Management Zone Sampling
By definition, a management zone is an area that is managed in a similar fashion and differs from other management zones within a field.3 Management zones within a field can be identified by a single or multiple spatial characteristics (Figure 2). Common characteristics include soil type, soil slope, organic matter, yield (production), and soil electrical conductivity. Soil samples are collected at random from within each zone, bulked together, and analyzed to provide an average sample value for each unit.
Sample cores should be collected in clean plastic containers, mixed, and placed into containers (bags or boxes) designed for soil samples. Be sure to check that all sample tools are not contaminated or were not produced from materials containing elements of interest. For example, zinc-plated soil probes can influence zinc soil test results. Mark the sample so you can identify the field area it came from. Samples can either be sent immediately to a testing facility or left to dry in a dust-free location. Make sure to thoroughly complete the soil information sheet provided by the lab. Information such as cropping history, soil region, and yield goal will be used to calculate recommendations based on the soil sample. Samples can be sent to university testing facilities or to private labs.
Interpreting The Soil Test
Once you have an accurate and comprehensive field assessment from soil sampling, soil testing can be repeated at the same locations to track fertility and pH changes over time. Or, subsequent sampling can be re-defined in order to analyze only representative areas of each field. Another option may be to reduce future sampling to only problem areas.
Variability in soil test results can help explain field variability. By examining the pattern of variability, whether it is pH, phosphorus (P), or potassium (K), a grower can learn more about his field. The patterns of high and low soil property values may be tied to soil type or slope, or the patterns may help explain yield variability. Interpreting the variability in soil test values can take a bit of detective work and it may require looking at past farm records for inputs or recalling how the field was farmed in the past. Coupling prior yield and nutrient application data with soil test results can aid in explaining field variation and also aid in directing future crop management strategies.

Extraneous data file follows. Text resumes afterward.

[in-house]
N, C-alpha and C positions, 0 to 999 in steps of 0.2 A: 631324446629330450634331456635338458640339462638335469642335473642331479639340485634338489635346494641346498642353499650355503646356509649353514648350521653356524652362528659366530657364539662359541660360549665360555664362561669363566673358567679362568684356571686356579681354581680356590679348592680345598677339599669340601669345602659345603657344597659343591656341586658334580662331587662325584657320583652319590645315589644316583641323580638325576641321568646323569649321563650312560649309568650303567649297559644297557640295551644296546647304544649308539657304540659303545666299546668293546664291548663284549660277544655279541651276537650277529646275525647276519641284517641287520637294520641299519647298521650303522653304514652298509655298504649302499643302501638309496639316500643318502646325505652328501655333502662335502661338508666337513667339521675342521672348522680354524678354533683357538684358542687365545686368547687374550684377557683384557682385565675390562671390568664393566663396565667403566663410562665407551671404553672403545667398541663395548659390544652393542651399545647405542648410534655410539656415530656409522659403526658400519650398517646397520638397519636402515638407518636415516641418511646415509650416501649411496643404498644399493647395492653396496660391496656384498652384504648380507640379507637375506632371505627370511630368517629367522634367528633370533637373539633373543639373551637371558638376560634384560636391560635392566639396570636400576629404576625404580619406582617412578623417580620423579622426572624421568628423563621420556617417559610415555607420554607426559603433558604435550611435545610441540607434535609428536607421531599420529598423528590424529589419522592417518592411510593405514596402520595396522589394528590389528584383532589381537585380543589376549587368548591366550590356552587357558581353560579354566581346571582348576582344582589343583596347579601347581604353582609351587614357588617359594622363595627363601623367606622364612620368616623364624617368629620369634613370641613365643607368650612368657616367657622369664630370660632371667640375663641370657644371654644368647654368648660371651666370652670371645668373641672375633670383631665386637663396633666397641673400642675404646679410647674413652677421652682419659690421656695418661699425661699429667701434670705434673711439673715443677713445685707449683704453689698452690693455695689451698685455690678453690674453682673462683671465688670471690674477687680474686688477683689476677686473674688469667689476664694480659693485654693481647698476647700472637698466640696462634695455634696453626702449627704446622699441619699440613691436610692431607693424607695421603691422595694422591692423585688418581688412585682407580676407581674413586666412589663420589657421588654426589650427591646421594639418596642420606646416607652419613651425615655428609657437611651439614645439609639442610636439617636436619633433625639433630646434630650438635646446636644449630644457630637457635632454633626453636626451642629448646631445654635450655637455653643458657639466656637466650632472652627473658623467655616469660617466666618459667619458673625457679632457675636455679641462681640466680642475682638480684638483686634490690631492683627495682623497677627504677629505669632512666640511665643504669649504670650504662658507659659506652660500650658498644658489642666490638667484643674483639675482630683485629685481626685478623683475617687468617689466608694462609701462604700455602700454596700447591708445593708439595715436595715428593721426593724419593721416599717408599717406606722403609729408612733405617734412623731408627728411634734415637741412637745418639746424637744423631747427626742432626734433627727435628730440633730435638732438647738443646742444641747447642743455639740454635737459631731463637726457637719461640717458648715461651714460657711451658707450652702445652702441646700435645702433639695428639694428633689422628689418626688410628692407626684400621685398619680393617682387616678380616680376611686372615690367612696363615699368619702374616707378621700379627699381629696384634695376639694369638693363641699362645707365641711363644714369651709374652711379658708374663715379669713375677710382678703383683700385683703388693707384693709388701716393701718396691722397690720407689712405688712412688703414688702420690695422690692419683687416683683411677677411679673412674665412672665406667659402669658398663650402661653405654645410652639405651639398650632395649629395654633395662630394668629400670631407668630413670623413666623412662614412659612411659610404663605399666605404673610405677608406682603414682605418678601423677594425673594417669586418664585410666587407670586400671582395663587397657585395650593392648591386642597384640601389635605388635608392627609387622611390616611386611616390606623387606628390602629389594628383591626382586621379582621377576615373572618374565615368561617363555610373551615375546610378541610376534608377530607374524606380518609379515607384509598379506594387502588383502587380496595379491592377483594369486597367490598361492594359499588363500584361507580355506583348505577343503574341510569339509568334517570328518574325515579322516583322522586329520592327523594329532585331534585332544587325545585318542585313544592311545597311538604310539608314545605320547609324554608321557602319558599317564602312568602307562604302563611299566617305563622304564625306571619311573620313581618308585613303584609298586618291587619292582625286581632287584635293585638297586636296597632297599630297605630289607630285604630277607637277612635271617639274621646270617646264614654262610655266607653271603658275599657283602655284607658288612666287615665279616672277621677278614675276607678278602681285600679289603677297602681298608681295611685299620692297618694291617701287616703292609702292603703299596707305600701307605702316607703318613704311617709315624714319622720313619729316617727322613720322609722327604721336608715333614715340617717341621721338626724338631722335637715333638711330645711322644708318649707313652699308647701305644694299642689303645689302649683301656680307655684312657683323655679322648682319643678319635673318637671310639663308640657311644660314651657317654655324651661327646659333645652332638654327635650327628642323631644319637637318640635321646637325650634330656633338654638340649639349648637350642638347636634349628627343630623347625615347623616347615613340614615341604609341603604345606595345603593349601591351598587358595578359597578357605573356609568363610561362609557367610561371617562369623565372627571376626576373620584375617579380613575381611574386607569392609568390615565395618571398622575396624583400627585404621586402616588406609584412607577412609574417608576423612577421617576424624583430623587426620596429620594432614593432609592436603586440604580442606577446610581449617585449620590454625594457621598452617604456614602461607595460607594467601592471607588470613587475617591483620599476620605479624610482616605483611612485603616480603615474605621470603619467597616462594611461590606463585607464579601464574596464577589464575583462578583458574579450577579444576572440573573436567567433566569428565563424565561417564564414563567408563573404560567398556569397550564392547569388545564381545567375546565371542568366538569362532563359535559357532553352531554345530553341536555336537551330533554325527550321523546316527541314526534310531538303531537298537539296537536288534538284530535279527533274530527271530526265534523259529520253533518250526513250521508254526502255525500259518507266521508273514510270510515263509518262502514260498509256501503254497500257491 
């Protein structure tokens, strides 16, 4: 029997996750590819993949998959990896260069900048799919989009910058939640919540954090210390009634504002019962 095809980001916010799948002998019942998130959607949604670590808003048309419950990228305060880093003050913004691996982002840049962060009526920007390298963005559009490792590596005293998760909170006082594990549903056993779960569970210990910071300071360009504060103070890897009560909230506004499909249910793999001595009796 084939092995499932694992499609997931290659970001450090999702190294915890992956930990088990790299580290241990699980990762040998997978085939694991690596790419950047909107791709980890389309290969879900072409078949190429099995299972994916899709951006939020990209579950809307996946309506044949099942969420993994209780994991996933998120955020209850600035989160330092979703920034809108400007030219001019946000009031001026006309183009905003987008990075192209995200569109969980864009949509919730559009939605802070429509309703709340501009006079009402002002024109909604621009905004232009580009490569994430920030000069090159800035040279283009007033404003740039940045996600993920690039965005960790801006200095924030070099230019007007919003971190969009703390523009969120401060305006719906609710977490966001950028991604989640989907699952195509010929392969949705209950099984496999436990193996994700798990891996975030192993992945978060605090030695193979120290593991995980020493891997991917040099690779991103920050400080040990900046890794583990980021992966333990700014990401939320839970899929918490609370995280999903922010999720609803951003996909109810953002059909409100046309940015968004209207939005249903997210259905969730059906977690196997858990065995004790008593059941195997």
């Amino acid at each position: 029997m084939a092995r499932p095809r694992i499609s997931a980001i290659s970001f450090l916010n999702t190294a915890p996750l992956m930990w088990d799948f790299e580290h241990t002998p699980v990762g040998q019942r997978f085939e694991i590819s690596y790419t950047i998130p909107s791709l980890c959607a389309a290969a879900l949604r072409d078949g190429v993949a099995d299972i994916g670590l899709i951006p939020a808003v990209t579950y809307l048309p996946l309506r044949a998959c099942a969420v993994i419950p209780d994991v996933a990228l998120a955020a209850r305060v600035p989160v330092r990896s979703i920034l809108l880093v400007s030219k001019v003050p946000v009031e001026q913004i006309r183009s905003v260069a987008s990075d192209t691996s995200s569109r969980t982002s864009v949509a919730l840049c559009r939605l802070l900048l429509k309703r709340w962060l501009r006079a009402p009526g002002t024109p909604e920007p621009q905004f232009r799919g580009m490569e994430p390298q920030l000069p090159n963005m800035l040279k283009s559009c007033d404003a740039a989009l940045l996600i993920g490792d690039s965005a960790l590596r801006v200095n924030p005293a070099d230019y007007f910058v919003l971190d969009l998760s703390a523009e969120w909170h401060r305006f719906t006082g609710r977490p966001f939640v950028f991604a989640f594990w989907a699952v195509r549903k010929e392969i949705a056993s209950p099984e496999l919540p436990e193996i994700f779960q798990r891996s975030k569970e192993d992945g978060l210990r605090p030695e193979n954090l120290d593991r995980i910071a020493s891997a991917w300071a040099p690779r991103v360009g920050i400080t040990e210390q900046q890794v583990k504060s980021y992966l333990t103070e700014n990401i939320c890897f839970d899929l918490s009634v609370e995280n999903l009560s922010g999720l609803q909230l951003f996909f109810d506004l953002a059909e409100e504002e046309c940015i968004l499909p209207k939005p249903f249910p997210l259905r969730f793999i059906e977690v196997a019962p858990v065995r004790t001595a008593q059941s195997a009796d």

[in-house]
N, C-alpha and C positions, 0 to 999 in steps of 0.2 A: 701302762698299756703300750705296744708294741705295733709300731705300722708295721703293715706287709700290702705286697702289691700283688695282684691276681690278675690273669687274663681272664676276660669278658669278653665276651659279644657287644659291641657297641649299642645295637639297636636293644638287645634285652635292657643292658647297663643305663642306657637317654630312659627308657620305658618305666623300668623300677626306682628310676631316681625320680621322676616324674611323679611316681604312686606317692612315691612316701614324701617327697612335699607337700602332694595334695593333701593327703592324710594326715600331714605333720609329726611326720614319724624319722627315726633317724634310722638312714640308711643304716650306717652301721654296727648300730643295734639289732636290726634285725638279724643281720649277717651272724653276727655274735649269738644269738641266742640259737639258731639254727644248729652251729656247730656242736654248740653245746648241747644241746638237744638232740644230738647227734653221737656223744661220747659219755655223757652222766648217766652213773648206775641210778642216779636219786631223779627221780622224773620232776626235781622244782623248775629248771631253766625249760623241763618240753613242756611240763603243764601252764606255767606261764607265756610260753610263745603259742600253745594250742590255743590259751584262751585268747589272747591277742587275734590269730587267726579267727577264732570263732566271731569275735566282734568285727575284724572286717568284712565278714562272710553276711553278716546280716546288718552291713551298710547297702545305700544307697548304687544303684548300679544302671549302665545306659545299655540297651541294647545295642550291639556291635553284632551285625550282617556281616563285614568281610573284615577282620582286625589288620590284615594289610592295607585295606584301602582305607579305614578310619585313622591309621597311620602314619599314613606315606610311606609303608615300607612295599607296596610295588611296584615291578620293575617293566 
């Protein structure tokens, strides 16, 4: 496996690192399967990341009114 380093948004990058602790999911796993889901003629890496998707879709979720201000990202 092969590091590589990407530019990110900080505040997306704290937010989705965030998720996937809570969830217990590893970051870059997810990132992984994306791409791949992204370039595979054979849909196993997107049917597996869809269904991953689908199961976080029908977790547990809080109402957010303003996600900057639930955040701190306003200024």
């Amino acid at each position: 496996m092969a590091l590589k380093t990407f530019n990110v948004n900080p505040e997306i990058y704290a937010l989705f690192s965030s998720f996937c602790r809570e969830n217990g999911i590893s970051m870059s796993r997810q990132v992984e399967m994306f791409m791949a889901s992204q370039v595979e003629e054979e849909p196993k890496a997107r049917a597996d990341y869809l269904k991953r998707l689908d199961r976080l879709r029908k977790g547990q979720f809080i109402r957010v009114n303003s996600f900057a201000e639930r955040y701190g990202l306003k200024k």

Soil is inherently variable, so the more samples that are taken per unit area, the more representative the soil test results will be to crop response. Important information can be obtained by monitoring changes in soil test results over time.
It is important to keep good records on sample locations and test results in order to evaluate the effectiveness of fertilizer programs. For example, if soil tests have been increasing over time, lower rates of fertilizer are the likely management recommendation. Or, if soil test levels are above optimum, then additions of P and K could be omitted for a period of time and levels could be monitored with soil sampling. For consistently low or deficient soil test levels, increased fertilizer rates may be recommended.
In summary, the quality of the sampling methods greatly influences the accuracy of soil test results. An investment in soil testing is an opportunity to make more accurate soil management decisions.
1 Mallarino, A. and Sawyer, J. Nutrient management: Soil testing. Iowa State University Extension. NMEP 1. Revised September 2003. http://extension.agron.iastate.edu.
2 Hoeft, R. and Peck, T. University of Illinois Agronomy Handbook. Chapter 11: Soil Testing and Fertility. http://extension.cropsci.illinois.edu.
3 Sawyer, J., Mallarino, A., and Killorn, R. Take a good soil sample to help make good decisions. Iowa State University Extension. PM 287. Revised September 2003.